This one-sided, pretty esoteric cinema verite surrounding a treasured art collection in Merion, Pennsylvania makes its pointed case with a bit of sneer and snark.
Don Argott's The Art of the Steal underlines the conflict from fortune and art compiler Dr. Albert Barnes who founded the Brookes Foundation in the 1920s in part due to a pharmaceutical breakthrough called Argyol. Situated in Merion, an upper-class Philadelphia suburb, the magnificient post-impressionism included those of Matisse and Cezanne. But, Barnes loathed the city's high-falutin folks and kept his collection mostly under wraps, and had the less prominent and black Lincoln University as its beneficiary.
This contentious, a bit reiterating, yet often taut documentary shows what can happen as a result of Barnes' attitudes and complications arising from an intended move to a Philadelphia museum in 2012. Argott allows for a plethora of talking heads, including big politicians, as well as teachers and writers in art circles.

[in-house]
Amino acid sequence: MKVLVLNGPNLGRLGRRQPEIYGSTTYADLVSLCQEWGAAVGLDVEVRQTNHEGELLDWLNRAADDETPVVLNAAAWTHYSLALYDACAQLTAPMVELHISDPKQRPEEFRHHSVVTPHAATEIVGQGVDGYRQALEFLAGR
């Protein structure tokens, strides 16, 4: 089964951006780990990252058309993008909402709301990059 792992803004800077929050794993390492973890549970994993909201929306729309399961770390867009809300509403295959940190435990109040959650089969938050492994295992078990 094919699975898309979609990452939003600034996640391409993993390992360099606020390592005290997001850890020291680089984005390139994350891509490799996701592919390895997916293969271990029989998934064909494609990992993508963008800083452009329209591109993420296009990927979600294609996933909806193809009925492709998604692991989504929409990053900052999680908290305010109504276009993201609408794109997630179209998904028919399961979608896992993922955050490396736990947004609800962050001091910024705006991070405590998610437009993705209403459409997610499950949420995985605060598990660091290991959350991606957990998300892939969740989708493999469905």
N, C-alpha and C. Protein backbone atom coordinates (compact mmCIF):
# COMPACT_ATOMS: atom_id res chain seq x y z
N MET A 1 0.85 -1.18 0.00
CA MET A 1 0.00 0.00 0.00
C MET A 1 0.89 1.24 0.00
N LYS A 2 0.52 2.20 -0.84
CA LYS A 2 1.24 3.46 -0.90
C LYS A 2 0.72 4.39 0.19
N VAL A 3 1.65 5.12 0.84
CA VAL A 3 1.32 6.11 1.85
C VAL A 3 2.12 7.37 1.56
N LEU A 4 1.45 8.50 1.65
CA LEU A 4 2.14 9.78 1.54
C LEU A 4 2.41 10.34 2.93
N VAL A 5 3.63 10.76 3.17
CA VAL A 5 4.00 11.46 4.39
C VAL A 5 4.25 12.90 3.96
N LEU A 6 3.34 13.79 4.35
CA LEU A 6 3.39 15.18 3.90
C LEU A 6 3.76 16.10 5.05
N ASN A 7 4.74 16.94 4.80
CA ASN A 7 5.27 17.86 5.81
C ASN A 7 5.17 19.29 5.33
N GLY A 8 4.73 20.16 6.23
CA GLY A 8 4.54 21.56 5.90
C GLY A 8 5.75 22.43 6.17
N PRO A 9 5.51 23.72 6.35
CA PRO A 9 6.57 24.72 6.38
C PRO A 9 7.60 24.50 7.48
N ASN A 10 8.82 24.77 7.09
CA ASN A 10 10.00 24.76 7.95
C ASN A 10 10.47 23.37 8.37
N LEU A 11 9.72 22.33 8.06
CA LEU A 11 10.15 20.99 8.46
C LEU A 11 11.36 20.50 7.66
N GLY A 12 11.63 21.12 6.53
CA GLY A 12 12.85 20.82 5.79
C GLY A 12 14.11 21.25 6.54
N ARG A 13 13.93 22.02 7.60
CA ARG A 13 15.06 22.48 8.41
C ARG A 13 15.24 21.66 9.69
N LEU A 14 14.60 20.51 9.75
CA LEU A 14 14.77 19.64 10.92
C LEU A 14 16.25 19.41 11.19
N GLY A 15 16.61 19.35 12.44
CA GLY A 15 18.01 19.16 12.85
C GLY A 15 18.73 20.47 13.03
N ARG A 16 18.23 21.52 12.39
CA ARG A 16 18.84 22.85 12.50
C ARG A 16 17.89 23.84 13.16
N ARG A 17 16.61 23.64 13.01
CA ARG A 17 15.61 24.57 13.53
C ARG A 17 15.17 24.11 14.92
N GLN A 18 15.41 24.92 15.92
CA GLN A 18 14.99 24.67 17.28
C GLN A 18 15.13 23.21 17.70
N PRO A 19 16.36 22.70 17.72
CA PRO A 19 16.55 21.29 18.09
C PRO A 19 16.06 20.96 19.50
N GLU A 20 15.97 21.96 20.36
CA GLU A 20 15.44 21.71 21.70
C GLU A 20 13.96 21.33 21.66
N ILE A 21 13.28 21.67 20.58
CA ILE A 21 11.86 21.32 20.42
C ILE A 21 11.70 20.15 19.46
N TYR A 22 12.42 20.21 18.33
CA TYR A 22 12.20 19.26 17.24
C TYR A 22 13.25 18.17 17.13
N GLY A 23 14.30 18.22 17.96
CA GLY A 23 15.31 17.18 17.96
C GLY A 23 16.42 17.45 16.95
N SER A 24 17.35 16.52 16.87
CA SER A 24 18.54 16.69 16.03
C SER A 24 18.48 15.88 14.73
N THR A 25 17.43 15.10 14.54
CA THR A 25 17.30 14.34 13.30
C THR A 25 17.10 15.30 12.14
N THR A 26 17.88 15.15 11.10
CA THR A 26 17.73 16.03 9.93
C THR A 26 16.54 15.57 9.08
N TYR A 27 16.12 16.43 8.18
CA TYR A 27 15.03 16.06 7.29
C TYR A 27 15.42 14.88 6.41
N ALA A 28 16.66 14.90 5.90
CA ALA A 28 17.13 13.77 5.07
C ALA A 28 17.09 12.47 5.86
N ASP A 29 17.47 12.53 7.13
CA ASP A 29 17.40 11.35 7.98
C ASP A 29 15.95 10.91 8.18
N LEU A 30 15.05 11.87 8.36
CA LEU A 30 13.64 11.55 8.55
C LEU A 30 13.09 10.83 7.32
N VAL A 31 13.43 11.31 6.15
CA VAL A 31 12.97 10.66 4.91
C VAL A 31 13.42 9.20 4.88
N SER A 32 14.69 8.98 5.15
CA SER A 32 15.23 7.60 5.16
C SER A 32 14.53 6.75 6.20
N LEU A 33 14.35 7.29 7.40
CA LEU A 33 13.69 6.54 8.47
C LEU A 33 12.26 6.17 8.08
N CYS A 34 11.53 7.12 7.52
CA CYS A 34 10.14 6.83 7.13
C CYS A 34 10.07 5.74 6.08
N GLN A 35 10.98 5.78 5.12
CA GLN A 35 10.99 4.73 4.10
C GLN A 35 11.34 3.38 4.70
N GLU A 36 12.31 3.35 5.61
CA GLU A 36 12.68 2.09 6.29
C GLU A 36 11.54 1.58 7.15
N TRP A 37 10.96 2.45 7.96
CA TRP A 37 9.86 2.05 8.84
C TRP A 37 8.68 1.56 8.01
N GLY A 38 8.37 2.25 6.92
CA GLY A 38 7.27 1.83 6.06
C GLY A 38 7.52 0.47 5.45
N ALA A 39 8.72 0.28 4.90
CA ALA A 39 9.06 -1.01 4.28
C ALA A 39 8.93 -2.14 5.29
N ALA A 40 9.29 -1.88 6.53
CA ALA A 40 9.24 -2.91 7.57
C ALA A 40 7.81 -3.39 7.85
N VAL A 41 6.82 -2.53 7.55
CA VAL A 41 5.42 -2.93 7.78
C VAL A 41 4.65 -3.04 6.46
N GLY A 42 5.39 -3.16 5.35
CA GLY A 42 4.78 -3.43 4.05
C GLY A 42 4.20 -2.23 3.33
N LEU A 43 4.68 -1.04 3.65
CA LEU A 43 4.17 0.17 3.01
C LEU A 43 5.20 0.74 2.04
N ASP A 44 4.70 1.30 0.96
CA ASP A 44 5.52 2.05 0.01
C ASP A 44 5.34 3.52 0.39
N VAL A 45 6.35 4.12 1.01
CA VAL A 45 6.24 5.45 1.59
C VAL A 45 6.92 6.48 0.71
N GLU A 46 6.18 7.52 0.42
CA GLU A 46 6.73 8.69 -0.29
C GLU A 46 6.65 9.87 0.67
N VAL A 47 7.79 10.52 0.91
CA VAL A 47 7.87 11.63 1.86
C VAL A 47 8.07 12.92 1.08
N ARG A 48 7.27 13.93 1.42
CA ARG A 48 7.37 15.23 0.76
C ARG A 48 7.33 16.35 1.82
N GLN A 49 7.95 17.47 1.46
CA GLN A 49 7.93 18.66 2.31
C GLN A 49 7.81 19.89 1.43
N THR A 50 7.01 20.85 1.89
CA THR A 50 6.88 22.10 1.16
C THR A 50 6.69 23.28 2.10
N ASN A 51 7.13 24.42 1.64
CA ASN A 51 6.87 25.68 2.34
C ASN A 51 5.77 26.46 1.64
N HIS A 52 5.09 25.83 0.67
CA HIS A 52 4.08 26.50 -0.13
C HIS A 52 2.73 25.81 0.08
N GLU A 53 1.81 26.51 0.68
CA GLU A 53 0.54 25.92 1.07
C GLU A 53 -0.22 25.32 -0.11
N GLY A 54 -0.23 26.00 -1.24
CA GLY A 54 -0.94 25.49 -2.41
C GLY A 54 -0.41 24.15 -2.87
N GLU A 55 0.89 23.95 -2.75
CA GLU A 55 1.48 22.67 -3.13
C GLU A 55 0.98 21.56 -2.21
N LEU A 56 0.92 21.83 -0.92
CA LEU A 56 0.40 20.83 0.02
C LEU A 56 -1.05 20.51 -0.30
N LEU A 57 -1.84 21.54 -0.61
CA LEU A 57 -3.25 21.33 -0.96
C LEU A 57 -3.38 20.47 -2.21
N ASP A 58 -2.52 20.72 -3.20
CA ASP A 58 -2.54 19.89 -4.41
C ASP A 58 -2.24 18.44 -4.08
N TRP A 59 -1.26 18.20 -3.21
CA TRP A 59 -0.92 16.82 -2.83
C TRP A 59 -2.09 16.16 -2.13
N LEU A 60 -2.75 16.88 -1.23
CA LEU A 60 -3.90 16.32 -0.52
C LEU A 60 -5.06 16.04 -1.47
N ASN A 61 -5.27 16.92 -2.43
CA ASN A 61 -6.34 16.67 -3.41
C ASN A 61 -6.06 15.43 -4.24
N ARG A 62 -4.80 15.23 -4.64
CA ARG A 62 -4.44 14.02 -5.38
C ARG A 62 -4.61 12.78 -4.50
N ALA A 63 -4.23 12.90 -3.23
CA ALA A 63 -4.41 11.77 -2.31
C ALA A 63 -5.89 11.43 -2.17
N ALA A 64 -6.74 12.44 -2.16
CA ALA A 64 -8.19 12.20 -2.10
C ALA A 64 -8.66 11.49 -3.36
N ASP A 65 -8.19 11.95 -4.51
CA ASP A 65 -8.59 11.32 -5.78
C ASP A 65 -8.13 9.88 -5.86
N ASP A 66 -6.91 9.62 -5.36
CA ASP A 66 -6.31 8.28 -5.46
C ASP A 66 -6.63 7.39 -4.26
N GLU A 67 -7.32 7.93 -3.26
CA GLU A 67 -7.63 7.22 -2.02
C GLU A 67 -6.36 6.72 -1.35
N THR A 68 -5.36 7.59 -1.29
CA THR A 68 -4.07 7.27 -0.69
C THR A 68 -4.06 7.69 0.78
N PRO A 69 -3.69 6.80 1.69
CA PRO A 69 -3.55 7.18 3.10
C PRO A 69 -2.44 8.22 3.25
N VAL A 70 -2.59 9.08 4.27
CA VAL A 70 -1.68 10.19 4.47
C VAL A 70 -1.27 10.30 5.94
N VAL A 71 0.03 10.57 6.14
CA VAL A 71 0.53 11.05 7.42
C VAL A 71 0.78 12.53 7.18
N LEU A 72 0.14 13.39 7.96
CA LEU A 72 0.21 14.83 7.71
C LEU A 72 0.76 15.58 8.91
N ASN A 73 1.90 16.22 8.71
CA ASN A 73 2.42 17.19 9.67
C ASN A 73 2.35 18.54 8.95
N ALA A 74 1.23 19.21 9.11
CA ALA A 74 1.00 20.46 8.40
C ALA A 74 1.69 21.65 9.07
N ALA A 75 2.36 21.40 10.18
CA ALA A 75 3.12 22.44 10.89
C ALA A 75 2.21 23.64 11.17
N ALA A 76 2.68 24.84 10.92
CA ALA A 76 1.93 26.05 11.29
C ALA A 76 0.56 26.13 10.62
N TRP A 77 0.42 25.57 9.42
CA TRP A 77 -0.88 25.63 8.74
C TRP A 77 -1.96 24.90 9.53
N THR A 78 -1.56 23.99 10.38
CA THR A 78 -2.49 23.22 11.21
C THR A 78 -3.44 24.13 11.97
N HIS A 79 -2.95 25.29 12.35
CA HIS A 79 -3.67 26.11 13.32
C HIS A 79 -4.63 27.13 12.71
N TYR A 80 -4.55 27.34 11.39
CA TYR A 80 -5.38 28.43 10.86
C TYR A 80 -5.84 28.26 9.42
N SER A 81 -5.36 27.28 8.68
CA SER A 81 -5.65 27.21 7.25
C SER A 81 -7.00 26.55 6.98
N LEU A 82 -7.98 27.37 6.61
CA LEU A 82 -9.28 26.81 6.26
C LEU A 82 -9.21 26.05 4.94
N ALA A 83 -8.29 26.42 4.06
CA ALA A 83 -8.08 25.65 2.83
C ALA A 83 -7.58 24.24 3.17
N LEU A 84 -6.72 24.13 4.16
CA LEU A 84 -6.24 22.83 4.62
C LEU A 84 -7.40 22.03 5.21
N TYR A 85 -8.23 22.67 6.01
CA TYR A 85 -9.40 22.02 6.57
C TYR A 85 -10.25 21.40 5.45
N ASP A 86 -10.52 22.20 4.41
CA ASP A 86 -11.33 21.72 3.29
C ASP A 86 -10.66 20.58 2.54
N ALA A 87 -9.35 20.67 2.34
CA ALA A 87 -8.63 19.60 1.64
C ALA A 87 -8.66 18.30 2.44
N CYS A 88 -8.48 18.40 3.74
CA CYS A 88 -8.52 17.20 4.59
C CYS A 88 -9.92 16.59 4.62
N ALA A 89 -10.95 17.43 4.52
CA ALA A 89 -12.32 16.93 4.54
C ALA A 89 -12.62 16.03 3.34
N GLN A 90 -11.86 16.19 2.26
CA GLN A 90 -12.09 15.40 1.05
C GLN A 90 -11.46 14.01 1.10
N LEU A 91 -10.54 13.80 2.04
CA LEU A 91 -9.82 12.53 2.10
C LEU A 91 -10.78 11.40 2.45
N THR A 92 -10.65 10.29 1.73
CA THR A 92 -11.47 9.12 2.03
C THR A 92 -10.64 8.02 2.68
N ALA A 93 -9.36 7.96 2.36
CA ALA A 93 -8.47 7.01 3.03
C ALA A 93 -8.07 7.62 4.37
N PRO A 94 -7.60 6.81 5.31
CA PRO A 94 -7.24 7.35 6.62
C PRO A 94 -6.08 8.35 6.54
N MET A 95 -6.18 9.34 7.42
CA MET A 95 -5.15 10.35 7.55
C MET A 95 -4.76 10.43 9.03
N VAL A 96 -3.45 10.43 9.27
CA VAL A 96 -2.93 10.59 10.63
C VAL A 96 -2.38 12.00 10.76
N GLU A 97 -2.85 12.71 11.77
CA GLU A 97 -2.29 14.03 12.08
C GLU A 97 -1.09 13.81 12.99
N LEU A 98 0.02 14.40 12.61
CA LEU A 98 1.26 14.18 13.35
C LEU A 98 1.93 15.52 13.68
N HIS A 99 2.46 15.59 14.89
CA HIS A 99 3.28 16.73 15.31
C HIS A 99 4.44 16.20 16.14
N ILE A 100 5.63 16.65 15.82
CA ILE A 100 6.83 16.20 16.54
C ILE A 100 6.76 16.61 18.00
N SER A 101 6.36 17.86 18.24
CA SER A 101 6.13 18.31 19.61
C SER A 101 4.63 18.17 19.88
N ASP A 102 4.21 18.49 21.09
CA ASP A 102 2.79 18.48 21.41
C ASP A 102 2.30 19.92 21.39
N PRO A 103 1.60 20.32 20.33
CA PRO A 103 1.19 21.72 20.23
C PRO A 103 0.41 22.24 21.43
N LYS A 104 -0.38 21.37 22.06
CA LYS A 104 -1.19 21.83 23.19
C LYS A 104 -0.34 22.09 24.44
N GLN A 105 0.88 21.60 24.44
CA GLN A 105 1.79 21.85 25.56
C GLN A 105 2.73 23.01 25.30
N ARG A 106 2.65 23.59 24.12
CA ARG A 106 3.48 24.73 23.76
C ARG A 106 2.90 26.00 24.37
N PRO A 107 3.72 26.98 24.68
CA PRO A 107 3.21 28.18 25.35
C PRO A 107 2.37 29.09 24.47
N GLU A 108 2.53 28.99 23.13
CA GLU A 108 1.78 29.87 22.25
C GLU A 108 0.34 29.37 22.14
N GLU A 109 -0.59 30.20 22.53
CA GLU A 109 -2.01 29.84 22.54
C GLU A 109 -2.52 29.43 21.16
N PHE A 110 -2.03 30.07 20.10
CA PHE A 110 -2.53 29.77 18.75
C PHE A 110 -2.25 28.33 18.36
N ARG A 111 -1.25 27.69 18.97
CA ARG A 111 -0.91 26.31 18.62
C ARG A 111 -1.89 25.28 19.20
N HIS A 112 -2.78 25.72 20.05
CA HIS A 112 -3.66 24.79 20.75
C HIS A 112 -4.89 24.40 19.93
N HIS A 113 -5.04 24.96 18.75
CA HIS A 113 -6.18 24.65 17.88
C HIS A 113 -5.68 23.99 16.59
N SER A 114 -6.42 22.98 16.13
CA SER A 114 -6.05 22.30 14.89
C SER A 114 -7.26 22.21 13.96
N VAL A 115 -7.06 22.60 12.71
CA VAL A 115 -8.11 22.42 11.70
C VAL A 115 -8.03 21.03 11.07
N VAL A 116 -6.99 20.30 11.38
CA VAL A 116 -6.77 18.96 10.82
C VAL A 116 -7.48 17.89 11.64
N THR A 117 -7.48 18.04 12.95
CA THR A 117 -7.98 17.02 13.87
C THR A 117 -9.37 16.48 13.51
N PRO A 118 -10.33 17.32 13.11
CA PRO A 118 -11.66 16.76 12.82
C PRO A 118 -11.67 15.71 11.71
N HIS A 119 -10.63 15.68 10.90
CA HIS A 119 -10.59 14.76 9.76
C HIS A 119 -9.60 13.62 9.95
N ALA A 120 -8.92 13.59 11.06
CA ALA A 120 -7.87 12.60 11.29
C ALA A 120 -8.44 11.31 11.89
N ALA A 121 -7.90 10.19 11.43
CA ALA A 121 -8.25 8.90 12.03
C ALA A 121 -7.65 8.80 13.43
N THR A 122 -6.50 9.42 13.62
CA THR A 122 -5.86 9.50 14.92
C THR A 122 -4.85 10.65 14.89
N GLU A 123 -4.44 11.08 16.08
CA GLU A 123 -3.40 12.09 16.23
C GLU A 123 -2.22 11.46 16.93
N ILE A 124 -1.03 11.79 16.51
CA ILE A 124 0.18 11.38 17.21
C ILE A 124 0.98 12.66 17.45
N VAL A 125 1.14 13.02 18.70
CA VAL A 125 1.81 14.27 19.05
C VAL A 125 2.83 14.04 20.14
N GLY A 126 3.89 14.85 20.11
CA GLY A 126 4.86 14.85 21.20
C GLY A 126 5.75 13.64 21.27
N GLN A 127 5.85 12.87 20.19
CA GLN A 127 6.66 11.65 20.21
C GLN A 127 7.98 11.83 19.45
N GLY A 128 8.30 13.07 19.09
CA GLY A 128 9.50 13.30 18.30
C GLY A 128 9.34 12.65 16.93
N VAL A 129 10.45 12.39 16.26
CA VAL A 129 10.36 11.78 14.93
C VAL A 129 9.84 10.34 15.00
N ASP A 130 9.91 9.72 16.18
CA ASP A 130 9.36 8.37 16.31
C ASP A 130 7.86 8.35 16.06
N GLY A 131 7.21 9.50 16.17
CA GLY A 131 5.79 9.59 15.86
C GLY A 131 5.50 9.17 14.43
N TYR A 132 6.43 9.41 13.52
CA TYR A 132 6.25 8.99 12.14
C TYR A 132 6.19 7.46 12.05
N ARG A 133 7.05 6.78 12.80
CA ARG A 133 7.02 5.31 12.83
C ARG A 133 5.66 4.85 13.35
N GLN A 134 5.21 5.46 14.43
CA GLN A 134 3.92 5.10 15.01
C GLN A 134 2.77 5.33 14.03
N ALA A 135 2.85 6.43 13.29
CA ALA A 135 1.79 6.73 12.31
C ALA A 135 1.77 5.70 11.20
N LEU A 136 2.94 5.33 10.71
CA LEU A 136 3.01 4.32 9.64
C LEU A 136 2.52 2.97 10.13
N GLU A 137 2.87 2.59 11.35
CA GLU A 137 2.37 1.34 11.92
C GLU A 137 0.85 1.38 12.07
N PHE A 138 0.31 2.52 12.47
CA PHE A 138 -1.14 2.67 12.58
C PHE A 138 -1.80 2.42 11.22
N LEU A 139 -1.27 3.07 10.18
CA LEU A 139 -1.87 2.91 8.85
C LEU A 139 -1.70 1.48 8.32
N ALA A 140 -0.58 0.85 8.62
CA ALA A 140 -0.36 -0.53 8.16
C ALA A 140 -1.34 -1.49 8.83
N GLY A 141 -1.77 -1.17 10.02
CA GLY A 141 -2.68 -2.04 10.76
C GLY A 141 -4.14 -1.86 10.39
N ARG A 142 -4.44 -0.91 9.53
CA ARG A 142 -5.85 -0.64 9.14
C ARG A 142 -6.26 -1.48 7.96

There's more than a little insinuation of some malfeasance in what is valued at twenty-five billion dollars. Feelings of preservation versus the intention of Barnes' will are prevalent with locals changing their minds about zoning issues for access to something that won't be seen by those away from the art world. This Steal has a one-sided, if often outraged eye on The Art of what is seen by the elite as "a tragedy."
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